E-Cigarettes: Harmful or Harm-Reducing? Evaluation of a Novel Online CME Program for Health Care Providers

Abstract

Aim

Patients are asking health care providers about e-cigarettes, vaping, and other electronic nicotine delivery systems (ENDS). Provider advice on ENDS has varied greatly, suggesting a need for evidence-based continuing medical education (CME).

Setting

A novel free online CME course was developed on ENDS risks and benefits, product types (e.g., vape pens, pods), and screening and counseling best practices for adults, adolescents, and different smoker profiles (e.g., daily, social).

Participants

From January 2017 through June 2018, 1061 individuals accessed the course: 46% physicians, 7% physician assistants, 7% nurse practitioners, 15% nurses, 4% pharmacists, and 28% allied health/student/other; 41% were international.

Program Description

The course was built from observed online patient-provider interactions. Through video role-plays, expert interviews, and interactive activities, the course engaged learners in the evidence on ENDS. Completers earned 1.5 CME units.

Program Evaluation

A total of 555 health care providers earned 832.5 CME units. Pre- to post-test scores significantly increased from 57 to 90%; 76% rated the course as above average (41%) or outstanding (35%); 99% indicated the course was free of commercial bias.

Discussion

Addressing the growing need for balanced provider education on ENDS, this interactive online CME engaged learners and increased knowledge on devices and evidence-based cessation approaches.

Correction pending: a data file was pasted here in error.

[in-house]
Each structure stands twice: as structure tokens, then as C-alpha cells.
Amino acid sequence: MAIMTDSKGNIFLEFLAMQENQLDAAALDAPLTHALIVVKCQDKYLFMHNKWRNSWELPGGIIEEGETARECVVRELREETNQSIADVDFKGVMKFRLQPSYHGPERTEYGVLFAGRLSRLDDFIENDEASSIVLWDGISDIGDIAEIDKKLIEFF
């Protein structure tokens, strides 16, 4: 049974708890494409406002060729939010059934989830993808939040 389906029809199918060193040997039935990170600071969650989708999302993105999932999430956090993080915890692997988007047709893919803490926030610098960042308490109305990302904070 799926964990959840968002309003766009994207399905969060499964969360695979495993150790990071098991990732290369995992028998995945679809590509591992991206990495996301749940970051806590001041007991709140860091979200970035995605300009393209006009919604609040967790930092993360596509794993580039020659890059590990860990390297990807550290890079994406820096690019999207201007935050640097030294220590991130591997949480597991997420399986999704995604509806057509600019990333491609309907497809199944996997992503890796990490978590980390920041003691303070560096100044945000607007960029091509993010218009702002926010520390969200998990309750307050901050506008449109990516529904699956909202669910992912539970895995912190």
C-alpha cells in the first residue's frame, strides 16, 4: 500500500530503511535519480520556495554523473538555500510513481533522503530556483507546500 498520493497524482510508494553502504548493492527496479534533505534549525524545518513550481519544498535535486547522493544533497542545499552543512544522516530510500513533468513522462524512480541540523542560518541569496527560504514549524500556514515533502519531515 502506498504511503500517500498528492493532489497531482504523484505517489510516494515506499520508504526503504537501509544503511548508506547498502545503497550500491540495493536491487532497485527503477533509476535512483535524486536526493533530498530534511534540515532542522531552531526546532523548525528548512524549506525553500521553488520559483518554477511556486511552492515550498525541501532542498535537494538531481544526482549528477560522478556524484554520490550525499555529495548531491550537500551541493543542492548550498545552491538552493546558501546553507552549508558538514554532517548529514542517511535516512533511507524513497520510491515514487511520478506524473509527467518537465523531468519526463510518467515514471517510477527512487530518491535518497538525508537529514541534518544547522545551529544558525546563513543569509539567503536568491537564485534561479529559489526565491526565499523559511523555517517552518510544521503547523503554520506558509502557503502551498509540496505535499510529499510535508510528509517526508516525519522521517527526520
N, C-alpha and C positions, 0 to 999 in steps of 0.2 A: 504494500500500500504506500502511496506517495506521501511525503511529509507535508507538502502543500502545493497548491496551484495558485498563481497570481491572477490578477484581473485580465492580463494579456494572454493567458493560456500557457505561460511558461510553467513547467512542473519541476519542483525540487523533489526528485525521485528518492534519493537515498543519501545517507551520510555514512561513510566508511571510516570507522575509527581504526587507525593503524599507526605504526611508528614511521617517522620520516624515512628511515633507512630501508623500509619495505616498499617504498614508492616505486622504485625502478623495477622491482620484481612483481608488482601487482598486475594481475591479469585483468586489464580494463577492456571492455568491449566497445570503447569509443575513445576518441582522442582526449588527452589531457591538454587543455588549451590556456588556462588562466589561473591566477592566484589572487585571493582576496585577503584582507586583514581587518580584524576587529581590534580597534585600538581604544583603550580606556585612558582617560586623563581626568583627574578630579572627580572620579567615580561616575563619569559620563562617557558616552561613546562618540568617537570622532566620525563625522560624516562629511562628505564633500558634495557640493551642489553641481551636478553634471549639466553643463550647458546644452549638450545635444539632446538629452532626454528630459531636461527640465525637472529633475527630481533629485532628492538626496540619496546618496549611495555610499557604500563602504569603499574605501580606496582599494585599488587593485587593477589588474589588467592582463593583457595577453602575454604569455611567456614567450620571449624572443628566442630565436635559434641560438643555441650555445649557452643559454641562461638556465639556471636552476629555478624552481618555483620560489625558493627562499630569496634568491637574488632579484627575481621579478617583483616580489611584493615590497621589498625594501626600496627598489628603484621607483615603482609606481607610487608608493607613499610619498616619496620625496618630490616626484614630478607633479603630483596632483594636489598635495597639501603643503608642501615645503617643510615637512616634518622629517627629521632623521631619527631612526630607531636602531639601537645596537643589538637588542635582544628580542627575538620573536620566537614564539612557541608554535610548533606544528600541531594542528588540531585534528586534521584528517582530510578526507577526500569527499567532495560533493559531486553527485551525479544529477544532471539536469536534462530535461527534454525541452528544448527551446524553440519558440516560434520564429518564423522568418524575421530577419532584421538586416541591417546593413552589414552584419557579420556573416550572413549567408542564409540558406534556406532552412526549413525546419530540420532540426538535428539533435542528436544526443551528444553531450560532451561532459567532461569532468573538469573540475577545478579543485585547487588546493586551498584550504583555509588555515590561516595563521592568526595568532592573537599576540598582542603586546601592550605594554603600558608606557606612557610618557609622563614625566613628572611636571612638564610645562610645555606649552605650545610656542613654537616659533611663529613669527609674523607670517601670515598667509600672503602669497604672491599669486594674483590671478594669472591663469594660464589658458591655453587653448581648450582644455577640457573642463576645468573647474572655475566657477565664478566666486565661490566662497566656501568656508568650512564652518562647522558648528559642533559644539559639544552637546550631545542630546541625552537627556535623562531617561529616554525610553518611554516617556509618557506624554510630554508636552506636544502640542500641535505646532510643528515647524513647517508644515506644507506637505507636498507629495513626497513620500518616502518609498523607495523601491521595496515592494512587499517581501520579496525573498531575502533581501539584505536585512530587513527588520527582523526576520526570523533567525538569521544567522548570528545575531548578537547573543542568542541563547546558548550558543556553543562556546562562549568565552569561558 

INTRODUCTION

Electronic nicotine delivery systems (ENDS) entered the US market in 2007.1 In 2017, 6.9 million (2.8%) adults reported every day or some day use of ENDS, with greater use (7.9%) among current conventional smokers.2 Adults report dual use of ENDS in places where smoking is banned, as a means to reduce the number of cigarettes smoked per day, and in an effort to quit smoking.3,4

While some observational studies suggest a benefit of ENDS use, particularly daily use, for quitting smoking,5 randomized controlled trial evidence of ENDS for quitting smoking is limited.6 Two cessation studies showed no advantage of ENDS relative to placebo (i.e., ENDS without nicotine). The third, and most recent trial (published after release of this CME), tested ENDS with behavioral support against nicotine replacement therapies (NRT).7 The study found significantly higher cigarette quit rates for ENDS (18%) relative to NRT (10%) at 1-year follow-up. Among those who quit smoking, 80% continued to use ENDS and 9% were using NRT at 1-year follow-up, suggesting the potential of developing dependence to ENDS. ENDS and NRT-reported side effects were largely comparable. The UK Royal College of Physicians concluded that ENDS appear effective when used to quit smoking and that their risks are unlikely to exceed 5% of the harm from smoking tobacco.8 In contrast, leading US health agencies concluded there is insufficient evidence to recommend ENDS use for cessation.9,10,11 Instead, their guidelines recommend use of cessation medication treatments with established effectiveness and safety. The National Academies of Sciences concluded that the health benefits of ENDS use among continued smokers (i.e., dual users) are unproven, and the long-term health effects for ENDS users and the effects of maternal ENDS use on fetal development are unknown.6 To date, no ENDS product has been approved as a therapeutic cessation aid by the US Food and Drug Administration (FDA). However, in one study, 38.5% of current smokers believed the FDA had approved ENDS for cessation.12